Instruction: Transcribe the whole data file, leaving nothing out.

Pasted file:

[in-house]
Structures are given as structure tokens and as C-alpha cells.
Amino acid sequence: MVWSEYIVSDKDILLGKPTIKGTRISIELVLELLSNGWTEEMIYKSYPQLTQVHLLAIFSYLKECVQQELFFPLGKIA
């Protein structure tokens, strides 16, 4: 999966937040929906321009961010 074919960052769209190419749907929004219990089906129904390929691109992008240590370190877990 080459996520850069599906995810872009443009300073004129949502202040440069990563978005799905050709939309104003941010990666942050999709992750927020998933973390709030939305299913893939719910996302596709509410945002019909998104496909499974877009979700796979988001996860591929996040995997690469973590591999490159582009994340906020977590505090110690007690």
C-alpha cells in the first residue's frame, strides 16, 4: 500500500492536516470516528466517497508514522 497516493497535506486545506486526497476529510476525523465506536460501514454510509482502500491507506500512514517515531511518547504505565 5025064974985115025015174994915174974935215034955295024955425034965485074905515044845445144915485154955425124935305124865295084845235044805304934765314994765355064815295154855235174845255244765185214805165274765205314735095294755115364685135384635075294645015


[in-house]
Structures are given as structure tokens and as C-alpha cells.
Amino acid sequence: MVWSEYIVSDKDILLGKPTIKGTRISIELVLELLSNGWTEEMIYKSYPQLTQVHLLAIFSYLKECVQQELFFPLGKIA
């Protein structure tokens, strides 16, 4: 999966937040929906321009961010 074919960052769209190419749907929004219990089906129904390929691109992008240590370190877990 080459996520850069599906995810872009443009300073004129949502202040440069990563978005799905050709939309104003941010990666942050999709992750927020998933973390709030939305299913893939719910996302596709509410945002019909998104496909499974877009979700796979988001996860591929996040995997690469973590591999490159582009994340906020977590505090110690007690």
C-alpha cells in the first residue's frame, strides 16, 4: 500500500492536516470516528466517497508514522 497516493497535506486545506486526497476529510476525523465506536460501514454510509482502500491507506500512514517515531511518547504505565 5025064974985115025015174994915174974935215034955295024955425034965485074905515044845445144915485154955425124935305124865295084845235044805304934765314994765355064815295154855235174845255244765185214805165274765205314735095294755115364685135384635075294645015